Written by Ashley Treadwell, IBCLC
Many women wonder if they will have a full supply after having a breast reduction. While the basic answer to this question is “we don’t know yet” - there are many factors, as well as things she can actively do, that can affect her ability to breastfeed successfully. In this article, we will discuss what those activities are and how a mom can maximize her supply when breastfeeding after a breast reduction. We will also look at what long-term supplementation can look like, if it is necessary.
It is important to remind you that breastfeeding does not have to be an “all or nothing” endeavor! We need to re-define what “success” means when it comes to breastfeeding after a breast reduction. Anytime a woman has a physiological factor that can affect milk supply, we always want her to understand that ANY amount of breastmilk is amazing. Whether she is able to provide 10% or 100% of what her baby needs, she is doing a fantastic job.
What Factors Will Affect My Ability to Breastfeed Exclusively?
An initial factor is how the surgery was performed. Fortunately, surgeons are currently performing breast reduction procedures in a manner that protects as much of the lactation function as possible - increasing a woman’s chance for breastfeeding later in life. If a large amount of breast tissue has been removed, or the ducts that deliver the milk to the nipple openings are severed, breastfeeding may be negatively affected. There are many different types of procedures and it isn’t always possible to tell which type was performed by simply noting the shape and placement of a woman’s scars. If you have had a breast reduction surgery and don’t know the specific type that was performed, the best way to gather this information is to contact the surgeon who performed the procedure. The most popular surgery performed in the United States is one that is also known to have the best implications for breastfeeding later in life. In this procedure, the areola isn’t completely removed and, therefore, connection between the nipple and breast tissue/ducts is partially protected. If the procedure involves removing the nipple completely and then surgically reattaching it, your chances of exclusively breastfeeding can be decreased.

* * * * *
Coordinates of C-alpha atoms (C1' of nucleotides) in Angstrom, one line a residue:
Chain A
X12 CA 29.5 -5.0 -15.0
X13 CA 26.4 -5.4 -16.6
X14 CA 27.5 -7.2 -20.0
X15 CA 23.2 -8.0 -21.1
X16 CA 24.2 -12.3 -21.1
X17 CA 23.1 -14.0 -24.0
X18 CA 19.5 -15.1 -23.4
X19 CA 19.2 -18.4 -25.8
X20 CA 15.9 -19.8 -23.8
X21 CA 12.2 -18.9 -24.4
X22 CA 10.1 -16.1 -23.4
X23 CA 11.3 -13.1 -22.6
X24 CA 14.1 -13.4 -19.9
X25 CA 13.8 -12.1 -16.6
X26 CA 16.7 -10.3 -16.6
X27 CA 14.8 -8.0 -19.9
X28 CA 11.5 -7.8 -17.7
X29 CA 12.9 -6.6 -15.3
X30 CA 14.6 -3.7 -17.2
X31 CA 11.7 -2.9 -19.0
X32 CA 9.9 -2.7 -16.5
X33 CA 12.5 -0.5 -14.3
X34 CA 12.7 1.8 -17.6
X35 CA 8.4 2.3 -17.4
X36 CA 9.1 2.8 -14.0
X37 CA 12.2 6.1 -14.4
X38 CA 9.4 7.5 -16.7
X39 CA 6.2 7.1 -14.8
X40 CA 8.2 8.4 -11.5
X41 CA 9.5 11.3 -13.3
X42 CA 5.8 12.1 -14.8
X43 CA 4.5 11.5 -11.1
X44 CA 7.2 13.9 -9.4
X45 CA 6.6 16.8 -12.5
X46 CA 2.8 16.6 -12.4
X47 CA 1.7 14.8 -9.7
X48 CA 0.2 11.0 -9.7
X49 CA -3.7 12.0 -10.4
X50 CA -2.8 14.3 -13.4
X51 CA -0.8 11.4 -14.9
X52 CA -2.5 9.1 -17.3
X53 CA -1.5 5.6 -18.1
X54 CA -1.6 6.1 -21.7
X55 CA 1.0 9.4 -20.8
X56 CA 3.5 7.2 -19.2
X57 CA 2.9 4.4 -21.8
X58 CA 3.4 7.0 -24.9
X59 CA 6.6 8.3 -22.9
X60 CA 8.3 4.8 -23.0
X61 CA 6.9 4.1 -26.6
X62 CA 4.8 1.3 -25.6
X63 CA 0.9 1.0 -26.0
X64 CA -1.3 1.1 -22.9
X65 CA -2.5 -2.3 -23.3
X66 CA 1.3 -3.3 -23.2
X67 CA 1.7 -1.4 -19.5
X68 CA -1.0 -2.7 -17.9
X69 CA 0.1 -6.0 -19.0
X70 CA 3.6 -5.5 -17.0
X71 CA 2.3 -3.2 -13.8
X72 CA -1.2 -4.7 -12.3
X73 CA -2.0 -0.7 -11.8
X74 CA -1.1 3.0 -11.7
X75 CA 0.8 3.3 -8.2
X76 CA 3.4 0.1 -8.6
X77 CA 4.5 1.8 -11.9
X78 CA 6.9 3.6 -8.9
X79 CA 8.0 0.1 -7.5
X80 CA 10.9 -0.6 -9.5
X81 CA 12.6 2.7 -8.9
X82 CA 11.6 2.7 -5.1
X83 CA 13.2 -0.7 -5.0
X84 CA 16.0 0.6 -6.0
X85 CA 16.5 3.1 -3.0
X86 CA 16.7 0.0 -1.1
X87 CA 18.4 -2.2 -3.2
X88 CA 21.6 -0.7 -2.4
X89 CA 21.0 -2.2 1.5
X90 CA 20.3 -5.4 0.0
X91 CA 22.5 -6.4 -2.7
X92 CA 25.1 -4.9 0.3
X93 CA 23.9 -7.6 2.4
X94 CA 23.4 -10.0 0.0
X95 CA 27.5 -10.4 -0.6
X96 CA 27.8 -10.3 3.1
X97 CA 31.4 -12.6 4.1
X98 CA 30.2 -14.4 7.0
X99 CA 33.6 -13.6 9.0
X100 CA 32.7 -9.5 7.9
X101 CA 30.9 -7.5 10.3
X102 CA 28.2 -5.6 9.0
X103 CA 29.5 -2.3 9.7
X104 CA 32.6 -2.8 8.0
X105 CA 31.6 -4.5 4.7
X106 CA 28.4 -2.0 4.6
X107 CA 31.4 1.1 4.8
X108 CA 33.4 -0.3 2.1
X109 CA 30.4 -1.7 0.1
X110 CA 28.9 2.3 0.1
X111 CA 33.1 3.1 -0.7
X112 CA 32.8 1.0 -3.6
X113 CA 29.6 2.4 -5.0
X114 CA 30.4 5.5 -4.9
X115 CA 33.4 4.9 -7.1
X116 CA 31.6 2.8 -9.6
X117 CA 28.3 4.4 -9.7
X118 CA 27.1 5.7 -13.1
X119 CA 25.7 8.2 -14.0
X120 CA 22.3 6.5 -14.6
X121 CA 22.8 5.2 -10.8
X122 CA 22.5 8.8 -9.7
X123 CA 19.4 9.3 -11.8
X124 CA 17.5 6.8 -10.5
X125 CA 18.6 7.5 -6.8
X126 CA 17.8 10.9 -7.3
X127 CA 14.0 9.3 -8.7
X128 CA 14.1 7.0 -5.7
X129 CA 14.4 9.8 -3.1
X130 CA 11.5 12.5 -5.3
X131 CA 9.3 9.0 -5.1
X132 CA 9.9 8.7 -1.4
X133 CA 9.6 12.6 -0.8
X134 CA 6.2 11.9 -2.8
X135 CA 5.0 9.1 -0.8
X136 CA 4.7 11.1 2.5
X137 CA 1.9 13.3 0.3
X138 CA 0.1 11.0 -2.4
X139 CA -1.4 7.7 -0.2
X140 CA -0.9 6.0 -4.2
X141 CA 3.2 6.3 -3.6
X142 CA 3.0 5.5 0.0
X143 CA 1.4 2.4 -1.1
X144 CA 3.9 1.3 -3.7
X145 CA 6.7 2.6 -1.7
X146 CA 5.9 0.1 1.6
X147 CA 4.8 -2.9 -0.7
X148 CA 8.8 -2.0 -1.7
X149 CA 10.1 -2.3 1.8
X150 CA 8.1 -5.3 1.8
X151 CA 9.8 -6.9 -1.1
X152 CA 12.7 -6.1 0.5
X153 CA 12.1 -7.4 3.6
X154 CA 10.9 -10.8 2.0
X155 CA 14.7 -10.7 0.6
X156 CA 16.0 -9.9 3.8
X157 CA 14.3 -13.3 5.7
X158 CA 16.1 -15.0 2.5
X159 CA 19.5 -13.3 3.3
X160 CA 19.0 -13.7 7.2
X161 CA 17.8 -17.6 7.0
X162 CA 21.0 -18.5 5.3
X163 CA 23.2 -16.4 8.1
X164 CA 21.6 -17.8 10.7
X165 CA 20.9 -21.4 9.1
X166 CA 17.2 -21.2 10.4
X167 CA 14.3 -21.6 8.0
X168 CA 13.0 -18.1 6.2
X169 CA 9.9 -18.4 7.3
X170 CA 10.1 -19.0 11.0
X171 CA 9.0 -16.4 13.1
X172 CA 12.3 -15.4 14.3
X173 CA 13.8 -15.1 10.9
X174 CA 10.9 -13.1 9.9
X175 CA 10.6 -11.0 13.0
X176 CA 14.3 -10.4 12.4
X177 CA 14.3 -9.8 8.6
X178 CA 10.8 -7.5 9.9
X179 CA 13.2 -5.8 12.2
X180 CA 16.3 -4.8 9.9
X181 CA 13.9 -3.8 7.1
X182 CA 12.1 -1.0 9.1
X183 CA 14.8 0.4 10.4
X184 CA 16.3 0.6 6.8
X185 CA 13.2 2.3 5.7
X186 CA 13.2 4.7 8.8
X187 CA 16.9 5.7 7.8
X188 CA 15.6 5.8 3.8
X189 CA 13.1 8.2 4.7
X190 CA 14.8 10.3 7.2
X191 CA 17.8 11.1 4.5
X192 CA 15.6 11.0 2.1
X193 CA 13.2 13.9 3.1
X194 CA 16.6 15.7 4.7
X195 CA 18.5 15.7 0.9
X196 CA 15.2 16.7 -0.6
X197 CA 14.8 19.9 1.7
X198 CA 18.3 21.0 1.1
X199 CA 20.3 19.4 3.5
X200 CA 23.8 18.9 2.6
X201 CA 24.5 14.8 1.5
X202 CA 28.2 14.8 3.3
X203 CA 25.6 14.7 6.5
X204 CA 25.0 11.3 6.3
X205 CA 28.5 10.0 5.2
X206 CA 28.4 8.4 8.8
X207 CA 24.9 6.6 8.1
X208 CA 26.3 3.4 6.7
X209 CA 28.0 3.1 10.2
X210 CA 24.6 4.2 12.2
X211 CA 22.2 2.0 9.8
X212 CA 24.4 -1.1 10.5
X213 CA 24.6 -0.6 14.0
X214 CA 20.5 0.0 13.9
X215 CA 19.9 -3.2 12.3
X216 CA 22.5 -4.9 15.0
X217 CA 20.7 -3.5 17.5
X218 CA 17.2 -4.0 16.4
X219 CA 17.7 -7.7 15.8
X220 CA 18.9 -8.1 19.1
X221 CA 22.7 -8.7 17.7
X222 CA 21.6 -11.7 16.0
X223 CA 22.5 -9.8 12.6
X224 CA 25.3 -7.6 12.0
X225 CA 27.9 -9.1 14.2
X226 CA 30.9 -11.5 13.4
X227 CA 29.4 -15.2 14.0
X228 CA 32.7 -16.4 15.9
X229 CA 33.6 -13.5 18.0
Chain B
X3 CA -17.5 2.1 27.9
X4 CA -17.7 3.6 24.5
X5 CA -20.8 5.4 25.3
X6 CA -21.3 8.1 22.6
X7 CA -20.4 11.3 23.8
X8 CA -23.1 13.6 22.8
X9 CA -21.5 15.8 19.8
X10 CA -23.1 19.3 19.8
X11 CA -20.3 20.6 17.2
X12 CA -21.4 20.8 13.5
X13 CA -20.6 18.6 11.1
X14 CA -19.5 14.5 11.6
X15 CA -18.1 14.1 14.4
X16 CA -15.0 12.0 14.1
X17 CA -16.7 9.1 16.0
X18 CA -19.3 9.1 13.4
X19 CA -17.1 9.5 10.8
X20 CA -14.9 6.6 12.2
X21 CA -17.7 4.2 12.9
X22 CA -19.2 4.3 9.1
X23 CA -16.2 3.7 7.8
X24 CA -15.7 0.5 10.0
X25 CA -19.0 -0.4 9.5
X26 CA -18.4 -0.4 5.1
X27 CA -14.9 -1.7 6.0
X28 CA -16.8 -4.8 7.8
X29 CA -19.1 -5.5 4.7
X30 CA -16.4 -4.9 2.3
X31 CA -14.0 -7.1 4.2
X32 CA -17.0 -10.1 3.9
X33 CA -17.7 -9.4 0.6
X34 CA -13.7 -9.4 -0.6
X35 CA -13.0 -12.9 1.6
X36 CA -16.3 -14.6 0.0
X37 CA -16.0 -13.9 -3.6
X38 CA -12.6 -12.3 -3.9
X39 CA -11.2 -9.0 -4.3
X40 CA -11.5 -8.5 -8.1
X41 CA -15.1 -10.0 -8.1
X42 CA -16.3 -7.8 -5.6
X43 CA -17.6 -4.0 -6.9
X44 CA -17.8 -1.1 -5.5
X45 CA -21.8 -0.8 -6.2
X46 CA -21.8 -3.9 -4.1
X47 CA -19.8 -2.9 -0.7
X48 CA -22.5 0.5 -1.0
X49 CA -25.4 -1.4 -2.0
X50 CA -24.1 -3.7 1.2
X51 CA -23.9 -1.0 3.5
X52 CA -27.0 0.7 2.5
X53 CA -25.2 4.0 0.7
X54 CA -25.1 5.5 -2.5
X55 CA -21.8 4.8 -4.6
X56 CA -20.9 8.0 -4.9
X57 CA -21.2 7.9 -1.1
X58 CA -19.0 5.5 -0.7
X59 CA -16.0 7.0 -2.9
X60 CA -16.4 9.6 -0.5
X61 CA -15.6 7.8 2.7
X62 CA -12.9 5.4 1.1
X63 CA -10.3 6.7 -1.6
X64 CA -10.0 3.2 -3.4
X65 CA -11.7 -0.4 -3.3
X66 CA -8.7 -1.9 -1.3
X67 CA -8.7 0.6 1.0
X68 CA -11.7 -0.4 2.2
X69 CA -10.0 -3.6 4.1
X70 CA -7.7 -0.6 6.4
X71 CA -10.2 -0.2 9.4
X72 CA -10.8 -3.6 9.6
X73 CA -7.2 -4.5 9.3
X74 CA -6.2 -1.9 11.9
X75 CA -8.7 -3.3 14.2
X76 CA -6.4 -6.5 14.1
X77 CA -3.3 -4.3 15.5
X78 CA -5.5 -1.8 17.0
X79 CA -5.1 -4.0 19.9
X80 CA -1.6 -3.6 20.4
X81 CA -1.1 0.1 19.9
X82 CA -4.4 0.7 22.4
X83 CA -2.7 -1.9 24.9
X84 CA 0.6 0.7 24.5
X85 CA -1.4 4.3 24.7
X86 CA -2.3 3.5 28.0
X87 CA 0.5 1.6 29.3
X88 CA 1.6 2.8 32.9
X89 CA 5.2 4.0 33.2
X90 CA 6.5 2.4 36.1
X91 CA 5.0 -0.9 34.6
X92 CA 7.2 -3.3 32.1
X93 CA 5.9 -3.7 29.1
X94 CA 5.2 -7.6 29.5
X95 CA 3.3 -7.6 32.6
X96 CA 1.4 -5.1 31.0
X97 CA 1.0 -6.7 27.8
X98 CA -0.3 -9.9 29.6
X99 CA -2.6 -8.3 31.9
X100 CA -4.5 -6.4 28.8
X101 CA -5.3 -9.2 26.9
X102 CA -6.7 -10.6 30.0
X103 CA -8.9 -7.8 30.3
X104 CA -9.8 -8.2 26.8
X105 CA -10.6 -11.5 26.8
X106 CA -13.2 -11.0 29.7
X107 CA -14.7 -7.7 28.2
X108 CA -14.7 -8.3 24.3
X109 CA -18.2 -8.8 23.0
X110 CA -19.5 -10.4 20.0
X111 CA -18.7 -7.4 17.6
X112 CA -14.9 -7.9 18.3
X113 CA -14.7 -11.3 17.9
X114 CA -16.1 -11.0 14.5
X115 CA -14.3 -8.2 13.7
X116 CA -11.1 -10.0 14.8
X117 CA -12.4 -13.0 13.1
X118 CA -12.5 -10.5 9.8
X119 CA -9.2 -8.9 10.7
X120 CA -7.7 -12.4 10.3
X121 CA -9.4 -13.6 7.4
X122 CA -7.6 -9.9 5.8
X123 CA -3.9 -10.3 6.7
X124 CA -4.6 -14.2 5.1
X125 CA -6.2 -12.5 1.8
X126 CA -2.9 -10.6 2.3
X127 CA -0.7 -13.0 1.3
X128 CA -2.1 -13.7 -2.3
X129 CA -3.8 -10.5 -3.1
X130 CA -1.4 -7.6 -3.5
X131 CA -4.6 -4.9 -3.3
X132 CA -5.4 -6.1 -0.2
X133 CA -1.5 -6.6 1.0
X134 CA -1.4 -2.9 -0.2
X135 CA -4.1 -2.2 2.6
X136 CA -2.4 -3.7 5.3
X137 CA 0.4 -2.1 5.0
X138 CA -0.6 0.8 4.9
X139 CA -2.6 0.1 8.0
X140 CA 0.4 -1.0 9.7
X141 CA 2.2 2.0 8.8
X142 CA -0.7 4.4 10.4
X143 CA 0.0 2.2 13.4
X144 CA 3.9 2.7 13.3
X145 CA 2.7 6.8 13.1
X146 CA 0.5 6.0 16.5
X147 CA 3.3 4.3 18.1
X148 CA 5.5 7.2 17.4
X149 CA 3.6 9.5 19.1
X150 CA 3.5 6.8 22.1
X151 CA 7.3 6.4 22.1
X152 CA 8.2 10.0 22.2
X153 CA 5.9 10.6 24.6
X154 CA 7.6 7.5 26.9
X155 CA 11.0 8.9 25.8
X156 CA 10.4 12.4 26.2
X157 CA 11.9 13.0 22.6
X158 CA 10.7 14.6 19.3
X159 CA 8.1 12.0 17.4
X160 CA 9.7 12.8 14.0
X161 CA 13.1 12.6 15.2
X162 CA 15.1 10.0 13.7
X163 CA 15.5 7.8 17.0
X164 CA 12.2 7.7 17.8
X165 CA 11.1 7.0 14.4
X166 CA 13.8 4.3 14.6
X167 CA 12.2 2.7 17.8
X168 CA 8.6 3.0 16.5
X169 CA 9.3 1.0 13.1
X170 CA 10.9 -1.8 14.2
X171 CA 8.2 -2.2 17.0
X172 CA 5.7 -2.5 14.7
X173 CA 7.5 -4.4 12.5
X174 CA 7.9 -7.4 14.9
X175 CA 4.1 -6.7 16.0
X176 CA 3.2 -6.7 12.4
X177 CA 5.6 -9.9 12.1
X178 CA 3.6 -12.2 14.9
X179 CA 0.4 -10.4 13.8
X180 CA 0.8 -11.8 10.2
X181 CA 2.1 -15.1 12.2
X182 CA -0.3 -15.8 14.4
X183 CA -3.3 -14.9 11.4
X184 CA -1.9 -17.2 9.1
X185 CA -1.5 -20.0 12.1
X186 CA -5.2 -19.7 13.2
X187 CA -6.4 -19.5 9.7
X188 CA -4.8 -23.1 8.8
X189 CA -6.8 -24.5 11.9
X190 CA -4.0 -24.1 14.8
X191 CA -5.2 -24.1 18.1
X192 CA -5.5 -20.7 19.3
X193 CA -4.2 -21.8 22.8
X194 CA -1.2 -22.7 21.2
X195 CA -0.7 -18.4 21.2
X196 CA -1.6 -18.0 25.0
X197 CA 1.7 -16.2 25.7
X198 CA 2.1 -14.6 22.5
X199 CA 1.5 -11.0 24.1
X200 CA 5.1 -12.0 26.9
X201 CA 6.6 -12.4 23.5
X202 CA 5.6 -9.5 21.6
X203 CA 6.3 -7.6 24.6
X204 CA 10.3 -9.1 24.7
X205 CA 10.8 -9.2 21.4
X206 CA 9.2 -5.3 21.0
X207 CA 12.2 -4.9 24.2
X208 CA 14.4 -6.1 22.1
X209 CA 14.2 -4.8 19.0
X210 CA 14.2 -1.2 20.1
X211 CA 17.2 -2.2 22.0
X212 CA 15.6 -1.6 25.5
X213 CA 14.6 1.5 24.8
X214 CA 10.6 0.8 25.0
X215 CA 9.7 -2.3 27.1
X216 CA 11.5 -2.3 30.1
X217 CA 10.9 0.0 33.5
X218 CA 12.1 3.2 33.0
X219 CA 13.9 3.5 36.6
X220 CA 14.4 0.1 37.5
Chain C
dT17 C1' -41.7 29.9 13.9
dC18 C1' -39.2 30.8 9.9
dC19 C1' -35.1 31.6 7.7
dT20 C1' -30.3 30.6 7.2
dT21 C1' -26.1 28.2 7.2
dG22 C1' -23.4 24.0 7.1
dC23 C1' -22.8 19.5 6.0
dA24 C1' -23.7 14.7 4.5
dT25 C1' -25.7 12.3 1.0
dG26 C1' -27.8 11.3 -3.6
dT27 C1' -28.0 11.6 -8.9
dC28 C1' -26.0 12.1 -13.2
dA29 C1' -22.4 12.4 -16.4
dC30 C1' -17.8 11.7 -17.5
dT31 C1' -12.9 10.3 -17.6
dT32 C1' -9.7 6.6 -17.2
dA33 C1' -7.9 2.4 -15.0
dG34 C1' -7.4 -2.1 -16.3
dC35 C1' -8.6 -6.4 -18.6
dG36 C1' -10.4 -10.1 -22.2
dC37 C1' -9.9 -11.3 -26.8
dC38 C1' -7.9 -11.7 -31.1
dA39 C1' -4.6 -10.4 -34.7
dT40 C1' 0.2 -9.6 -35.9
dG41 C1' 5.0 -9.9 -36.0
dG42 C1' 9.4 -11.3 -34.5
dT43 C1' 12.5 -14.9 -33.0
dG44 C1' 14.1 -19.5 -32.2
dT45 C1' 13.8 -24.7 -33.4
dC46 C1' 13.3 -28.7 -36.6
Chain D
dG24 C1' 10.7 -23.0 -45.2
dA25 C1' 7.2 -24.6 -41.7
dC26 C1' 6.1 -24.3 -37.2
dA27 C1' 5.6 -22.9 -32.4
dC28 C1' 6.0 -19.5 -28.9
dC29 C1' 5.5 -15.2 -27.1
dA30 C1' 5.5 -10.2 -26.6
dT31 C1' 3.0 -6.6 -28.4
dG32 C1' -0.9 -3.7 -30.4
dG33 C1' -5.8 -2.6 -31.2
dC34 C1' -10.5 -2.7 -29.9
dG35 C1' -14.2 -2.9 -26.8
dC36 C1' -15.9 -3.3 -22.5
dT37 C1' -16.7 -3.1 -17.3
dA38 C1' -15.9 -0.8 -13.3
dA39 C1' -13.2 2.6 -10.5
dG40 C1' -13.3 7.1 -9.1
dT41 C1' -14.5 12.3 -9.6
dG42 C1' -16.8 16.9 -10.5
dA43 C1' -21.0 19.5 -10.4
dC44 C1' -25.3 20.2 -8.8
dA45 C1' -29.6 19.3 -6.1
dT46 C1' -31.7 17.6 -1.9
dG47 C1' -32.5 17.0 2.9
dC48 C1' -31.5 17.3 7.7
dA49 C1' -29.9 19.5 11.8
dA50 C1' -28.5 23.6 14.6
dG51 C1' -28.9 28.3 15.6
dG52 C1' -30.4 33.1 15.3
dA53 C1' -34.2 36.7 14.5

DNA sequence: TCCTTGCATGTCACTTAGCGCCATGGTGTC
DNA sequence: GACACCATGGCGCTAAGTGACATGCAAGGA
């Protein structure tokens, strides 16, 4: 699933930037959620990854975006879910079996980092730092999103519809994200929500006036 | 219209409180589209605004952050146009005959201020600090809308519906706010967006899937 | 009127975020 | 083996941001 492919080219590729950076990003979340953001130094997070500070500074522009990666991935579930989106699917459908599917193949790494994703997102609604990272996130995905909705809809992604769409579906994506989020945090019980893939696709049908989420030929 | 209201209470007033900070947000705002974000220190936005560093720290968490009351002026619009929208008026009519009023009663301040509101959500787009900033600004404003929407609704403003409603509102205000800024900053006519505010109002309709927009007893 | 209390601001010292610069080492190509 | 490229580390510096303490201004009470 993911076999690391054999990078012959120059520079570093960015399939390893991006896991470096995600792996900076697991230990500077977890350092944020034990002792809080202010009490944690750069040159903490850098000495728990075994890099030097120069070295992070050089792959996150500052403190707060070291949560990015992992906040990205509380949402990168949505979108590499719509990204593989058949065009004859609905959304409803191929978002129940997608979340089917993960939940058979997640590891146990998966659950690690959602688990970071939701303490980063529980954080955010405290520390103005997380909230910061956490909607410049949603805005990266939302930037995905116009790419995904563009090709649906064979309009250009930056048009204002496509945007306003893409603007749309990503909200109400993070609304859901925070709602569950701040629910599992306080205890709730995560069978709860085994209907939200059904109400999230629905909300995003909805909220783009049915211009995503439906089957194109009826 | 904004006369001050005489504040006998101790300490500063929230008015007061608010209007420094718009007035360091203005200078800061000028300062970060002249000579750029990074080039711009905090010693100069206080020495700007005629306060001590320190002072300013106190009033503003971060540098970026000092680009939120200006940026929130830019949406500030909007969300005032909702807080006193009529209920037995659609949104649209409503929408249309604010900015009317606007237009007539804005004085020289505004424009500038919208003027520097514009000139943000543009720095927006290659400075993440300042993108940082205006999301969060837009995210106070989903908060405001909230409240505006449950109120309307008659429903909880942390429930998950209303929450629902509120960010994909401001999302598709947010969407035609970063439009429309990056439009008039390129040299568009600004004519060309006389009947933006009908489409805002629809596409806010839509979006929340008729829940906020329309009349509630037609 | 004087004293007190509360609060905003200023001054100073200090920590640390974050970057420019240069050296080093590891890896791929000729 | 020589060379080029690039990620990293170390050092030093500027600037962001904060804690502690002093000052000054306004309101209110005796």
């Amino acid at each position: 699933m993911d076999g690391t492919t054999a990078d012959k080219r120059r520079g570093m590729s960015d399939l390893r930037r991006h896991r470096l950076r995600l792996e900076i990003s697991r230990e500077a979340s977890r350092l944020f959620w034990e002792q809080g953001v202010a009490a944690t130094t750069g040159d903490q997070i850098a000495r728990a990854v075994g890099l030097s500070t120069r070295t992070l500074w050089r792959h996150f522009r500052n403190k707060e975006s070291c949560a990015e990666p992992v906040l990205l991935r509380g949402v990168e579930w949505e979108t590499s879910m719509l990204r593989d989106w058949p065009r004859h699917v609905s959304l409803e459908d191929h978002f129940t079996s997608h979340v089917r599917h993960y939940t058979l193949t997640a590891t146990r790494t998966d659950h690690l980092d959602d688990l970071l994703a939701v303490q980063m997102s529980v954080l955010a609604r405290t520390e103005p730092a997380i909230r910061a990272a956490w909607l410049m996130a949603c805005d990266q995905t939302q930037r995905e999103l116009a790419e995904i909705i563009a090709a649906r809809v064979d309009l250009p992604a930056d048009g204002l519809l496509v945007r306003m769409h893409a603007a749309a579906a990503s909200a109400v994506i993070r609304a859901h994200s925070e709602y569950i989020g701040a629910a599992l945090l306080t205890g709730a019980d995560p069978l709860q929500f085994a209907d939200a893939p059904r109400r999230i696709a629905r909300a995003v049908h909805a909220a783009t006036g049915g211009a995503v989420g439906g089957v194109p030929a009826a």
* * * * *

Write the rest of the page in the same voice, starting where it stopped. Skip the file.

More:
Another factor that will affect your milk production is when the procedure was performed. The longer the time between the birth of your baby and the procedure, the better your chances will be to develop a full milk supply. Also, your milk supply is likely to increase with each subsequent birth - so if you are not able to exclusively breastfeed a first baby, there is still a good possibility you will be able to with a second or third child! These factors are each important because with both time and breast stimulation, breast tissue can actually re-grow and re-connect. This can be very encouraging for first-time moms to hear - that even if they are not able to provide their first baby with 100% of their breastmilk needs, all the hard work they are putting in is likely to pave the way for a larger milk supply with later children.
What Can I do to Maximize my Milk Supply - Before and After my Baby Arrives?
Something ALL moms can do to best prepare to breastfeed a baby (those who have had reduction procedures and those who haven’t!) is to educate themselves prior to the baby’s arrival. Take a breastfeeding class taught by an International Board Certified Lactation Consultant (IBCLC) and find out which resources are available in your area. Free support groups are a wonderful place to get help and support, as well as connect with other moms who are currently breastfeeding. We encourage women to attend our breastfeeding support groups while still pregnant - it’s a great way to familiarize yourself with breastfeeding women. A breastfeeding class will teach you what normal breastfeeding looks like in the first few weeks - this knowledge can help to reduce a lot of stress and anxiety.